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LOL - about the messy desk!! That is more like a top level of a bunk bed, so harder to enclose than an actual loft. If you are even remotely 'handy', you could build a cheap plywood ramp that the kitten can walk up and down. The ramp in the example pic I have included at the end of this post has cross wood beams nailed to it to help the kitten adapt to the angle. You could even make the cross beams wider/fatter and get some carpet remnants to add on the cross beams for extra 'gripping' power. You should be able to train the kitten to use the ramp by placing treats on it to get it to go up and down to eat the treats. After a couple of times, the kitten should understand what the ramp is for and use it to get to/from the bed. However, I would guess the ramp would have to be at least 6 feet in length to avoid the angle from being crazy steep. So, that depends on the size of your room from the bed edge to the opposite wall.

It could be made collapsible by connecting two pieces of wood with hinges for folding purposes. And, a smaller piece of wood could even be attached to the top of the plywood ramp with hinges, so that it rests over the top ledge of the bed frame. Either way, it could be placed against a wall out of the way when not in use.

I only suggest this route because 1.) it's cheaper and can be disposed of when you eventually get a cat tree to place by the bed after you kittens matures a bit, and 2.) training a young cat to walk a ramp should be easier, IMO, than training them to jump to/from various levels on a cat tree.

However, until you feel the kitten is trained on the ramp, I would have an enclosed bed for him/her on your bed when you go to sleep at night so s/he can't get off the bed another way. (Just an example: https://www.amazon.com/Loves-cabin-36in-Portable-Large&tag=thecatsite)

I am all about the cats!!! I am sure others will think I am crazy for recommending all of this!
 

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cosmic11

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LOL - about the messy desk!! That is more like a top level of a bunk bed, so harder to enclose than an actual loft. If you are even remotely 'handy', you could build a cheap plywood ramp that the kitten can walk up and down. The ramp in the example pic I have included at the end of this post has cross wood beams nailed to it to help the kitten adapt to the angle. You could even make the cross beams wider/fatter and get some carpet remnants to add on the cross beams for extra 'gripping' power. You should be able to train the kitten to use the ramp by placing treats on it to get it to go up and down to eat the treats. After a couple of times, the kitten should understand what the ramp is for and use it to get to/from the bed. However, I would guess the ramp would have to be at least 6 feet in length to avoid the angle from being crazy steep. So, that depends on the size of your room from the bed edge to the opposite wall.

It could be made collapsible by connecting two pieces of wood with hinges for folding purposes. And, a smaller piece of wood could even be attached to the top of the plywood ramp with hinges, so that it rests over the top ledge of the bed frame. Either way, it could be placed against a wall out of the way when not in use.

I only suggest this route because 1.) it's cheaper and can be disposed of when you eventually get a cat tree to place by the bed after you kittens matures a bit, and 2.) training a young cat to walk a ramp should be easier, IMO, than training them to jump to/from various levels on a cat tree.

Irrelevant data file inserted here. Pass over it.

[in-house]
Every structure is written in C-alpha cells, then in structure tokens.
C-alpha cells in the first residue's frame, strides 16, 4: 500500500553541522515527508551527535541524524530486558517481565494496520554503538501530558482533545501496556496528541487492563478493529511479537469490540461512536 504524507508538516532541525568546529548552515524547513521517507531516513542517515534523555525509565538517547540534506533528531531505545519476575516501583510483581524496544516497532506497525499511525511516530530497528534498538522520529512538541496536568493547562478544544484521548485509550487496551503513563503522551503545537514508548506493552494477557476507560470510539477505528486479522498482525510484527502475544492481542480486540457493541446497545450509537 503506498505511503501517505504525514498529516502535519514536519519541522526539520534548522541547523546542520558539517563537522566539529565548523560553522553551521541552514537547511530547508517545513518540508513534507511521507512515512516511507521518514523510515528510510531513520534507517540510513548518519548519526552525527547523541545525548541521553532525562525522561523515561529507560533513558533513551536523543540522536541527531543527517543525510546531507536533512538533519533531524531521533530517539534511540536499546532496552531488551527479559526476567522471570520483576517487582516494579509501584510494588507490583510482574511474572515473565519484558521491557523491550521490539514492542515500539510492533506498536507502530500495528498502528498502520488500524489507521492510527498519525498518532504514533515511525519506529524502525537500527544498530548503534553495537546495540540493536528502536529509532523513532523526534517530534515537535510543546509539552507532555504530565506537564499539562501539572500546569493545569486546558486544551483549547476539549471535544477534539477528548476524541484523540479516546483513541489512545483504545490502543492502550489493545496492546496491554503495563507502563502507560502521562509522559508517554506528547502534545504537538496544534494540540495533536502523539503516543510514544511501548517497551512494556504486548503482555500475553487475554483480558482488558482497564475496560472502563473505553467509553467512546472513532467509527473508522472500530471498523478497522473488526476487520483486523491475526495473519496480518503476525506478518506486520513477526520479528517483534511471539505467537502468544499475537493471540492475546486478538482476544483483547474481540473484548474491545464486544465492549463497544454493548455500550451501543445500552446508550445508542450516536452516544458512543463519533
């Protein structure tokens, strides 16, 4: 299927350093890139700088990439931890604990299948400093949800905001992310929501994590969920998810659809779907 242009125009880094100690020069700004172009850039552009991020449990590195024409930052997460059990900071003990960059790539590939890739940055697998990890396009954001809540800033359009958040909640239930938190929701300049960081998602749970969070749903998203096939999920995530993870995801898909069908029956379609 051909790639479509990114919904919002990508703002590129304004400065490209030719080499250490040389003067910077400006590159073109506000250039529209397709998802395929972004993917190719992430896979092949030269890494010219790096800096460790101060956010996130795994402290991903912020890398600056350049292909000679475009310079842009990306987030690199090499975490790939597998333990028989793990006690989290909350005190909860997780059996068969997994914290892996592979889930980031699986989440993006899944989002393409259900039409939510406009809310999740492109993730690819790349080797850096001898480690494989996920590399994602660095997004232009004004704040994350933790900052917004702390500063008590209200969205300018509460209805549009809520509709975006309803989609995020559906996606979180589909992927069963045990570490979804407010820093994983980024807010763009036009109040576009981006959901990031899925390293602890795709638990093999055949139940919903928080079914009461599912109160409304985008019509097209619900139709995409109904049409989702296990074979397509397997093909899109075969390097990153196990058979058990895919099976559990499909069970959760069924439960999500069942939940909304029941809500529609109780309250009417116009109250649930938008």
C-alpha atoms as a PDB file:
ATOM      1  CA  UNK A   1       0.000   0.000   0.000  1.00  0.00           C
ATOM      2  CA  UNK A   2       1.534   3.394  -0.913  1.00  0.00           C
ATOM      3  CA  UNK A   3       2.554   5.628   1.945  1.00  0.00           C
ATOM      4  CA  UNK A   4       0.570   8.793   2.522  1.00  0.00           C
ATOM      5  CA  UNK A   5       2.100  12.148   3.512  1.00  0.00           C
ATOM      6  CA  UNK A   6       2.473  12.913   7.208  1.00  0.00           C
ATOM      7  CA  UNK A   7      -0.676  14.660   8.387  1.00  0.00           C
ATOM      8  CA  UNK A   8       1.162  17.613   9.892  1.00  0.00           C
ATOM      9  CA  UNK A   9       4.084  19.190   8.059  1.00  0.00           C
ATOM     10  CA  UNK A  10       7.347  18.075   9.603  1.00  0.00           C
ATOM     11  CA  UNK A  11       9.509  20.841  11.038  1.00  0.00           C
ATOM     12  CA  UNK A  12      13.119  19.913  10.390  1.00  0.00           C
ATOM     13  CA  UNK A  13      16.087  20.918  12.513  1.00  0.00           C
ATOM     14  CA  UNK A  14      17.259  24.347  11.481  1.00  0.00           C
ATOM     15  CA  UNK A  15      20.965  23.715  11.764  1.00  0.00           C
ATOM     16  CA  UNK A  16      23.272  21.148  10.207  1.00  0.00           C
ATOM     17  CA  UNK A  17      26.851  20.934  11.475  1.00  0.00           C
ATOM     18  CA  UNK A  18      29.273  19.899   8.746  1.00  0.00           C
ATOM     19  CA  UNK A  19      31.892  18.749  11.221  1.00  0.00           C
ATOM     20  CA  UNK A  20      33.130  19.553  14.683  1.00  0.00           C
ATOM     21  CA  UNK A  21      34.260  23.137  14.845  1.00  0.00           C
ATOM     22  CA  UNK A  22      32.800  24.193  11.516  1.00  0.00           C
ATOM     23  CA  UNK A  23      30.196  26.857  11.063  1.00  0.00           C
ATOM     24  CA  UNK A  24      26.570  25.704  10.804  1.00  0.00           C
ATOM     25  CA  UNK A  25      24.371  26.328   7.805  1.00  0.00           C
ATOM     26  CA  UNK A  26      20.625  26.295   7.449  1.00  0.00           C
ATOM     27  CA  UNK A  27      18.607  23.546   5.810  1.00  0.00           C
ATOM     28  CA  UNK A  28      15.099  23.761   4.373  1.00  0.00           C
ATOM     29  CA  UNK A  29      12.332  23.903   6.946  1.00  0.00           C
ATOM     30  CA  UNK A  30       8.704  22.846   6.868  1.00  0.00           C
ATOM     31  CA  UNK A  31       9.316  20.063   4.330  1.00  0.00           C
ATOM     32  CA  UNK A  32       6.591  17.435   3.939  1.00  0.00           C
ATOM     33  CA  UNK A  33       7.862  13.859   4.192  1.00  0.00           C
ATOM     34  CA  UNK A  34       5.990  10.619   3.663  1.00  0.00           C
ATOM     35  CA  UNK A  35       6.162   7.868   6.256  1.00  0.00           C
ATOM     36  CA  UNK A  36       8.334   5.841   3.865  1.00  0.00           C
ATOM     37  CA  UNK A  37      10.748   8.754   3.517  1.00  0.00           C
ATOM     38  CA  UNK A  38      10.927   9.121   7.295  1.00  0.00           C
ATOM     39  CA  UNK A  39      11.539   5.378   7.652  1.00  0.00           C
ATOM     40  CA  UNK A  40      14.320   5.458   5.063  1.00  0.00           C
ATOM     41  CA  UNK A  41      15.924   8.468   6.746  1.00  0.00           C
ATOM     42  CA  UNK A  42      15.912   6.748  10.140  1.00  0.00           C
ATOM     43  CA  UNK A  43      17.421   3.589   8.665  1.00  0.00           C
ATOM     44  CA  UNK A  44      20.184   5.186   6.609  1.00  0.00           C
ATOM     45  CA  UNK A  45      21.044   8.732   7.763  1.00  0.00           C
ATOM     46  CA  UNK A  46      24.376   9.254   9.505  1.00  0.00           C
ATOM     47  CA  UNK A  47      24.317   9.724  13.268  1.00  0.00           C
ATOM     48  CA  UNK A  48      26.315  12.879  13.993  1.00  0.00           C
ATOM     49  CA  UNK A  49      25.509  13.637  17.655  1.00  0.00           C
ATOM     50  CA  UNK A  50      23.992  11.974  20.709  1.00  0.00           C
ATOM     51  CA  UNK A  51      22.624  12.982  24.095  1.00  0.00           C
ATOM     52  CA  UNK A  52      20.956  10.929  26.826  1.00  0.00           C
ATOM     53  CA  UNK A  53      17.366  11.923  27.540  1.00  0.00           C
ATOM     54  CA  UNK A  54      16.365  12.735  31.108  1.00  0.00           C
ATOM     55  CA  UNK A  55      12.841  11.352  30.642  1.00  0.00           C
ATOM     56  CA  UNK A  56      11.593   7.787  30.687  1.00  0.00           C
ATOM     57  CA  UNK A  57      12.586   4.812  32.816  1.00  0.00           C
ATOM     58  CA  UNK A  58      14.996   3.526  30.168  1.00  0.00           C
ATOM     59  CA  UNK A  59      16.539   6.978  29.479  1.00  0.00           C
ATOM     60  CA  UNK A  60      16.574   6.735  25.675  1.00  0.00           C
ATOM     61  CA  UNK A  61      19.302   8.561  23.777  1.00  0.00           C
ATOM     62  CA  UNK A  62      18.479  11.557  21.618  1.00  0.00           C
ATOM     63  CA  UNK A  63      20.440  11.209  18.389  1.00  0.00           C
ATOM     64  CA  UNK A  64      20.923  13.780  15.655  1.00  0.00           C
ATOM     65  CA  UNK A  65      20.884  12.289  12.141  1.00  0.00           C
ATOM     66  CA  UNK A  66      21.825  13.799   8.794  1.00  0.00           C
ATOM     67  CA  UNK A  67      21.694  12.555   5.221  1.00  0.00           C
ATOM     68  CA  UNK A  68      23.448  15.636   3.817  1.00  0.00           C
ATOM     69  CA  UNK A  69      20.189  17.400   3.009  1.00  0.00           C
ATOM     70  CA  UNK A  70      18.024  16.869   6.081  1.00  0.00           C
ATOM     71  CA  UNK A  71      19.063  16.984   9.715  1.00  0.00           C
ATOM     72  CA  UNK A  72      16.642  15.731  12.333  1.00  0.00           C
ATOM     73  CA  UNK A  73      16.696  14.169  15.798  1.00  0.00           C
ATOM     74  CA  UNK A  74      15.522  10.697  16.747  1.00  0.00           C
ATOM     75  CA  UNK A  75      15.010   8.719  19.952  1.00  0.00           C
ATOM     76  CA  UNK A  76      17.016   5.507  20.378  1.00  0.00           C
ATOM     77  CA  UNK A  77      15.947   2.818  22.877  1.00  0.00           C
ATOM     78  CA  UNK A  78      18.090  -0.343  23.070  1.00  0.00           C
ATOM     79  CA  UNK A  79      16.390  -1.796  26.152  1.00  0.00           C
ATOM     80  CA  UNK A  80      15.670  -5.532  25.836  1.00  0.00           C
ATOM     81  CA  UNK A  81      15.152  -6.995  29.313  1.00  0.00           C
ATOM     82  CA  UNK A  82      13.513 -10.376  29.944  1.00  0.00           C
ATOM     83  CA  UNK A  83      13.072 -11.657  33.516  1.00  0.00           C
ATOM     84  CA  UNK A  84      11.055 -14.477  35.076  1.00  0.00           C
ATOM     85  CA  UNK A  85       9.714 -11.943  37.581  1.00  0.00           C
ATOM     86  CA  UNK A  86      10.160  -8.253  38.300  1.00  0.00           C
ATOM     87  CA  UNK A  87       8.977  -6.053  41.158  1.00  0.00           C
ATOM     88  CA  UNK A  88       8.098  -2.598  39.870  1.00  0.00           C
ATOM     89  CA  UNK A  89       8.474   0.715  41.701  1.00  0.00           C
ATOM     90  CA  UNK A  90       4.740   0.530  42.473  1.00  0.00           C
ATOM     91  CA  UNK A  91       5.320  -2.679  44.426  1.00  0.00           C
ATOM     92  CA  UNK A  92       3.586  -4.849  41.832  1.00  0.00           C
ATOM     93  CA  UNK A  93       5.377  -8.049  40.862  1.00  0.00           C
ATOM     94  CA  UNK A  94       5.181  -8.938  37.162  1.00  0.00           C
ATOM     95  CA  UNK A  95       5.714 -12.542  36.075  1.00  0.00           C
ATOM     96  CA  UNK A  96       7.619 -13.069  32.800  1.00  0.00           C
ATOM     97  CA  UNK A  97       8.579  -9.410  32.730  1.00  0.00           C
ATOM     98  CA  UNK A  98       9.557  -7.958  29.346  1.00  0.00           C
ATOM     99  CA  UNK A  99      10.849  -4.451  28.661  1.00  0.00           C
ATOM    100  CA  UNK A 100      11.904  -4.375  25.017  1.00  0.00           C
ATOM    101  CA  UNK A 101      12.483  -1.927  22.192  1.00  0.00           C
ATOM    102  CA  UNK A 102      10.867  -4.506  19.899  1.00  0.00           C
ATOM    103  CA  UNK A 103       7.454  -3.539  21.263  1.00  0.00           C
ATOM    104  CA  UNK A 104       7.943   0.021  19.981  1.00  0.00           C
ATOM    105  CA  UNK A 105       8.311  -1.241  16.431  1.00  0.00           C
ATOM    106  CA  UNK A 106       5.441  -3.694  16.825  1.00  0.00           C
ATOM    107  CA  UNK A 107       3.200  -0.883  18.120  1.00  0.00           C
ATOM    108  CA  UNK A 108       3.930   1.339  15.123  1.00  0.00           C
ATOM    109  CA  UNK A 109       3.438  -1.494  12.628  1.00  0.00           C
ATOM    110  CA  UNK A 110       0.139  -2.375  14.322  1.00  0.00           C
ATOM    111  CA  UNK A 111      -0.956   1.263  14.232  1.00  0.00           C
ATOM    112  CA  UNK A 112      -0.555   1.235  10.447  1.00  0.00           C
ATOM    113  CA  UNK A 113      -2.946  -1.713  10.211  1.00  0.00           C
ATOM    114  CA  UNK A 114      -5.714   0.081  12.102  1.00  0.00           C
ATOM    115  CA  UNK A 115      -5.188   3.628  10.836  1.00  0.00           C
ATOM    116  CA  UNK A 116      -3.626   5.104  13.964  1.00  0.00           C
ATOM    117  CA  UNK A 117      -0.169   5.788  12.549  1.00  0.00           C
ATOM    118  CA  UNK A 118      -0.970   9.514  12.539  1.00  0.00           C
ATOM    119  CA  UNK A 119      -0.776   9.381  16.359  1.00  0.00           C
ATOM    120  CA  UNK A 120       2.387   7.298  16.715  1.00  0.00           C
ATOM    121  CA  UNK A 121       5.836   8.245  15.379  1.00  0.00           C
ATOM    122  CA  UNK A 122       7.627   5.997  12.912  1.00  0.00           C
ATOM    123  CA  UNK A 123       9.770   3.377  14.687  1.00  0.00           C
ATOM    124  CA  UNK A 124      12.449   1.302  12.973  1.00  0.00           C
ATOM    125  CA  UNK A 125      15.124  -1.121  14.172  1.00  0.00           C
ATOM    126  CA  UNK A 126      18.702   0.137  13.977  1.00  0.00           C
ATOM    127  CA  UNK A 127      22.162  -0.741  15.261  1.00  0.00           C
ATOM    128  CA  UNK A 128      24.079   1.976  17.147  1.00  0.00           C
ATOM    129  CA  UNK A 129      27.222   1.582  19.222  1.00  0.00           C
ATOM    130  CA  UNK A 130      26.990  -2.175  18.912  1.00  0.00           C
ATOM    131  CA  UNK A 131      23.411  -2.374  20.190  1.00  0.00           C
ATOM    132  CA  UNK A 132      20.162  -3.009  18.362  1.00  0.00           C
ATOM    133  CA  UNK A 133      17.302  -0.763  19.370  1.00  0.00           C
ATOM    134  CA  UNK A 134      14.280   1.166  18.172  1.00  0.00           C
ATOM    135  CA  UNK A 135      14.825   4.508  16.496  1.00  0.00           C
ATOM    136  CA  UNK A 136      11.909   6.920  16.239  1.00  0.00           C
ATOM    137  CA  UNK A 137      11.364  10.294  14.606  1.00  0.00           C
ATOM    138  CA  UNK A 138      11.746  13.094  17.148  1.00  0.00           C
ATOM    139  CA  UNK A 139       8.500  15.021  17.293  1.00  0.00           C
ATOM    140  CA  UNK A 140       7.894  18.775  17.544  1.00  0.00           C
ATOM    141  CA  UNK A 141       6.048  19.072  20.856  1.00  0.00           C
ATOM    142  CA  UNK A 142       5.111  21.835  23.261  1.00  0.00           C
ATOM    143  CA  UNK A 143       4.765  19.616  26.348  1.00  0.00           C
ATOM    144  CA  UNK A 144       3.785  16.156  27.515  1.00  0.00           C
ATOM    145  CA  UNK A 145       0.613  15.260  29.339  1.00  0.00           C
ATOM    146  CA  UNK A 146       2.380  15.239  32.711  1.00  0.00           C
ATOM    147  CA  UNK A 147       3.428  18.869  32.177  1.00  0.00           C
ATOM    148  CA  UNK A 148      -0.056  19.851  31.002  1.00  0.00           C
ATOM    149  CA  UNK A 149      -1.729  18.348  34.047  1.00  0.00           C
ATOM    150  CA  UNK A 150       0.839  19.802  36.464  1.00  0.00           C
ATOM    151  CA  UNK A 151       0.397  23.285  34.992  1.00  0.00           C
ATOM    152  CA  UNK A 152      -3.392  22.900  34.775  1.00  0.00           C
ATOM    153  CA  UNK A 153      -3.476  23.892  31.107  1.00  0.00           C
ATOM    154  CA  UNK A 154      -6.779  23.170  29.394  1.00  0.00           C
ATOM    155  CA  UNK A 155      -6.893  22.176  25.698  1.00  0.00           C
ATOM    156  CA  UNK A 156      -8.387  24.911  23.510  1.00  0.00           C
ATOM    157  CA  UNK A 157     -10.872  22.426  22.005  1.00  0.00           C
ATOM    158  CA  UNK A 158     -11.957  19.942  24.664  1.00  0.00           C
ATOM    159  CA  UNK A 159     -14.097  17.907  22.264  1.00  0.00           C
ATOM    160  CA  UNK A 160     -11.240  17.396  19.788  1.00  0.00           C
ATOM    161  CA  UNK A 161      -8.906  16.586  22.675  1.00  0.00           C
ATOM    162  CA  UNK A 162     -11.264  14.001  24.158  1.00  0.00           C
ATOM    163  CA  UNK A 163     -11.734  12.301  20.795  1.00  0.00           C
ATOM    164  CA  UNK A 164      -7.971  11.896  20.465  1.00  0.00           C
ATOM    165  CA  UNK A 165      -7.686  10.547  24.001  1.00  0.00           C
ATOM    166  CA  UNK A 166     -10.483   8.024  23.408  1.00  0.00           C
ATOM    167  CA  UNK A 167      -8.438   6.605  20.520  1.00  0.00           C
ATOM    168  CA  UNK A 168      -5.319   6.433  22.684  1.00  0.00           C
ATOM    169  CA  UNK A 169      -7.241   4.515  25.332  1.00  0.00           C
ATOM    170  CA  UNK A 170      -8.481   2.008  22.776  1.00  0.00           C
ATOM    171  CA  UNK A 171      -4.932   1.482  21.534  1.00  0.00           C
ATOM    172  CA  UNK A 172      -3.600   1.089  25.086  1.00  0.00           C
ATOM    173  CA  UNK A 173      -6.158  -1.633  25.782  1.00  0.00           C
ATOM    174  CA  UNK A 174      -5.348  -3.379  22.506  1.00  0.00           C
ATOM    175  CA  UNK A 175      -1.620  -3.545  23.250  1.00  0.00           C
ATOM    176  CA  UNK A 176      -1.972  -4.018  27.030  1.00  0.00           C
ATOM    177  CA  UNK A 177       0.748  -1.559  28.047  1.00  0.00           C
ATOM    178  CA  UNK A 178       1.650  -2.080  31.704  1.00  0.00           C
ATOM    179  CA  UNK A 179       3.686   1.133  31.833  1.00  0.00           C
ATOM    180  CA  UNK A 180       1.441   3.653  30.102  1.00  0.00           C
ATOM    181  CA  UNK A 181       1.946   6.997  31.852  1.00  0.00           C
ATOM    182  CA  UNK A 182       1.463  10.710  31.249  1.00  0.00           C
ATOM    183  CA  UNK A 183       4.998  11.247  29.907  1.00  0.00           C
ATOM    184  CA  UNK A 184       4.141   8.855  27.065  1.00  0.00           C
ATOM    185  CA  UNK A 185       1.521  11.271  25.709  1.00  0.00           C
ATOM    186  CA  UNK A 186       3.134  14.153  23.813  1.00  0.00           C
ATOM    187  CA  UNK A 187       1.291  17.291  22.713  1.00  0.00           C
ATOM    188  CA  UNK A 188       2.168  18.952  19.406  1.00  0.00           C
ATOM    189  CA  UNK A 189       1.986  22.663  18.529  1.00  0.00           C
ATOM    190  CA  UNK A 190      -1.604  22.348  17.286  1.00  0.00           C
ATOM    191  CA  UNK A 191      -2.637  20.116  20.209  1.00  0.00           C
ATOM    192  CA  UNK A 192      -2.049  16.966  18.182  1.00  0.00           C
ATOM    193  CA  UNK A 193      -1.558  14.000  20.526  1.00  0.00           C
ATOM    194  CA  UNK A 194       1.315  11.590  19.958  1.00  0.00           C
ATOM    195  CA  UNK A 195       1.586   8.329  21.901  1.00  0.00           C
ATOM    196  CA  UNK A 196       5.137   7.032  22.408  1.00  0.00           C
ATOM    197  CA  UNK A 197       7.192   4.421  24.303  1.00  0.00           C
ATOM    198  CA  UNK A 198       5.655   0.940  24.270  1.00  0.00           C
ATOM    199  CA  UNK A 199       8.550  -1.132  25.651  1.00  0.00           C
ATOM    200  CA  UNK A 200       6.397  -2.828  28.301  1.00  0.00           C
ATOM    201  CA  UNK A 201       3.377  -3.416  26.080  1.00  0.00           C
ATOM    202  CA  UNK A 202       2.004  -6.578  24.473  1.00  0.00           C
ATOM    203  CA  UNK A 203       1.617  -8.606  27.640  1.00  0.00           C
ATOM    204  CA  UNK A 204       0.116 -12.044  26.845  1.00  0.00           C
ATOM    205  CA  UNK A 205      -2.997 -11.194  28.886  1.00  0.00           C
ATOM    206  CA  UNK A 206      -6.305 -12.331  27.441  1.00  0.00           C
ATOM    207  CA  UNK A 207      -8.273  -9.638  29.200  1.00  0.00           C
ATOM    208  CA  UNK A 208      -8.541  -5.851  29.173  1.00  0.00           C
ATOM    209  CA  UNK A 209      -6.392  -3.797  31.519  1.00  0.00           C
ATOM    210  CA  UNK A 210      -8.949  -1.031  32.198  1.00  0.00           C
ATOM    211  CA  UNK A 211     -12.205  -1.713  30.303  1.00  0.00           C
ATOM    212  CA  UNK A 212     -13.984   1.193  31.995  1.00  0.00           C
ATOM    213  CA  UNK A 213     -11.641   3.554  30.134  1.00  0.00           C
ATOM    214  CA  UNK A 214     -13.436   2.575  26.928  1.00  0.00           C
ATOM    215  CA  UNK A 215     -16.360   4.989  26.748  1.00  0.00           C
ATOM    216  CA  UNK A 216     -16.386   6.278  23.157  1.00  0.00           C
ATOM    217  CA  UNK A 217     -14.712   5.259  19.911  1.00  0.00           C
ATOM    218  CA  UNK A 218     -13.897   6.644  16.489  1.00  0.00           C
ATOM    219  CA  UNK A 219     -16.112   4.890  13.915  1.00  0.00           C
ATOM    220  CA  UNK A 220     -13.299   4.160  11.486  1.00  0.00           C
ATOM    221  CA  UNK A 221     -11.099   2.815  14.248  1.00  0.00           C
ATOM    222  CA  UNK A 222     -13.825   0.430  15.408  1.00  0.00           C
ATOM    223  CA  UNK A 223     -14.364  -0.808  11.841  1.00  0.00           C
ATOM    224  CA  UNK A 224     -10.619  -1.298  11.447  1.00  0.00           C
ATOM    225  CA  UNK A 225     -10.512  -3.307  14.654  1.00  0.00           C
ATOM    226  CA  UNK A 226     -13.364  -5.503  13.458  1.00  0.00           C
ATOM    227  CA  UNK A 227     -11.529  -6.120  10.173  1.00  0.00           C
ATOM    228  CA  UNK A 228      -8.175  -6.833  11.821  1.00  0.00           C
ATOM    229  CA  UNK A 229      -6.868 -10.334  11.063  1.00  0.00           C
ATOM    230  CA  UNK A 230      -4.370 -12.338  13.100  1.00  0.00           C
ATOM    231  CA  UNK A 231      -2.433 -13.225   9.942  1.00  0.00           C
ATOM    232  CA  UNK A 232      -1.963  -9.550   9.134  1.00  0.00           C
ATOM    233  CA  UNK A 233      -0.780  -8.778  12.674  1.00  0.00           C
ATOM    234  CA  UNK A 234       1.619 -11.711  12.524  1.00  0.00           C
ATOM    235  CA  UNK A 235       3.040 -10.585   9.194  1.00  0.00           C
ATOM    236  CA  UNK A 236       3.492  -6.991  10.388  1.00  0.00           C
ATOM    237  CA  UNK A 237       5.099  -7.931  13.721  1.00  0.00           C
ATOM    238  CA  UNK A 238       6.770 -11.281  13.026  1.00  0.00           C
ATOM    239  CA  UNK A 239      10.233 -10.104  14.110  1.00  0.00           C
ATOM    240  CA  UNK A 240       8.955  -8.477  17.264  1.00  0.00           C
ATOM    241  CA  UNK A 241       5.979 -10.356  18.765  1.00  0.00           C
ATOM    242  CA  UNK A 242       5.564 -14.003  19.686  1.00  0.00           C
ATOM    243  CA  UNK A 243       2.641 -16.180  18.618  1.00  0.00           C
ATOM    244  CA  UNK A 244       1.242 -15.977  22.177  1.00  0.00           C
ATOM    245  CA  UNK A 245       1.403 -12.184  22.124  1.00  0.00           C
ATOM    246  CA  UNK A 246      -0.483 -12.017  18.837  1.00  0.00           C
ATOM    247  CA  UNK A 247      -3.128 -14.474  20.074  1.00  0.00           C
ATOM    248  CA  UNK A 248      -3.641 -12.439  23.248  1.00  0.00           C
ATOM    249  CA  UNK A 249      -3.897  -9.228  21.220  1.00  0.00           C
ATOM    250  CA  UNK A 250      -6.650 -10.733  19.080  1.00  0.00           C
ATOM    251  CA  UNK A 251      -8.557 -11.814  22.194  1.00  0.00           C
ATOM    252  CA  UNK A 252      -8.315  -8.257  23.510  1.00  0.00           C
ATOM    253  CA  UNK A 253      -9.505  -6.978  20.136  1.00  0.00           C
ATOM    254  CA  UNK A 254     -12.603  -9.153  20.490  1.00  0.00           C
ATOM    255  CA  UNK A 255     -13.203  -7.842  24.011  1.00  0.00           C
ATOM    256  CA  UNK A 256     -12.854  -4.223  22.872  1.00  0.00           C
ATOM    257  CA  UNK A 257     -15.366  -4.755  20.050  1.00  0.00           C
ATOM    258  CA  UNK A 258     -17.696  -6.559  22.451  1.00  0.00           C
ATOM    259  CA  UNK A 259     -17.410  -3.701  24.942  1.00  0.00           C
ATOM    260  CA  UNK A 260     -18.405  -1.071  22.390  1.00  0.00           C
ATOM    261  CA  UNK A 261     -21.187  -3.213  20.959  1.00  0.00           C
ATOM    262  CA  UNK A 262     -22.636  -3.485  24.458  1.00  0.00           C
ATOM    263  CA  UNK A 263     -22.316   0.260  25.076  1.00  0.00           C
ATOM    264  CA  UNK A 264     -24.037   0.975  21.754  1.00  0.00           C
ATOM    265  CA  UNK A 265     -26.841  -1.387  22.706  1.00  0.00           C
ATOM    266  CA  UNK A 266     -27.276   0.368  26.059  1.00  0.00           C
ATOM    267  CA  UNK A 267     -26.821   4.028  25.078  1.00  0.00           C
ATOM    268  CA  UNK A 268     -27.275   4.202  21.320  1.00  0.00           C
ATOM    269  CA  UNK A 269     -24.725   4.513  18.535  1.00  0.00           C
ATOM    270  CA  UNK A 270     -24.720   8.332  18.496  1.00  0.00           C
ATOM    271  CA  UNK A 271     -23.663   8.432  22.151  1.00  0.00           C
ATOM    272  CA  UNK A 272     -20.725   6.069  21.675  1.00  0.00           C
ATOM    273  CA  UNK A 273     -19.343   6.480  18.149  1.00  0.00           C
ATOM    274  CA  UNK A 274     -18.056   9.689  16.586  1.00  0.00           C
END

However, until you feel the kitten is trained on the ramp, I would have an enclosed bed for him/her on your bed when you go to sleep at night so s/he can't get off the bed another way. (Just an example: https://www.amazon.com/Loves-cabin-36in-Portable-Large&tag=thecatsite)

I am all about the cats!!! I am sure others will think I am crazy for recommending all of this!
That was exactly what I was thinking.
 

LTS3

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Is the ladder removable? If it is, you can replace it with bunk bed stairs which would be easier and safer for a cat to use. Bonus: it also doubles as extra storage space :) There are lots of DIY ones online if a store bought one or custom made one are too pricey.





A tall cat tree with a small foot print would fit on either side of the bunk bed.

For the opening between the side rail, maybe slide poster board or sturdy cardboard between the rail and the mattress to keep a cat from tumbling off.
 
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cosmic11

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Is the ladder removable? If it is, you can replace it with bunk bed stairs which would be easier and safer for a cat to use. Bonus: it also doubles as extra storage space :) There are lots of DIY ones online if a store bought one or custom made one are too pricey.





A tall cat tree with a small foot print would fit on either side of the bunk bed.

For the opening between the side rail, maybe slide poster board or sturdy cardboard between the rail and the mattress to keep a cat from tumbling off.
Good idea, but I don't think I would be able to do that...
 

LTS3

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Make DIY stairs? A handyman or other person could make it for a reasonable cost I think.

Since you can use the ladder just fine, it would be best to just get furniture of some sort for the cat to use. As already mentioned, a cat tree or cat shelves on the wall is ideal. Or just place sturdy furniture or something to make stairs next to the bed for the cat to use.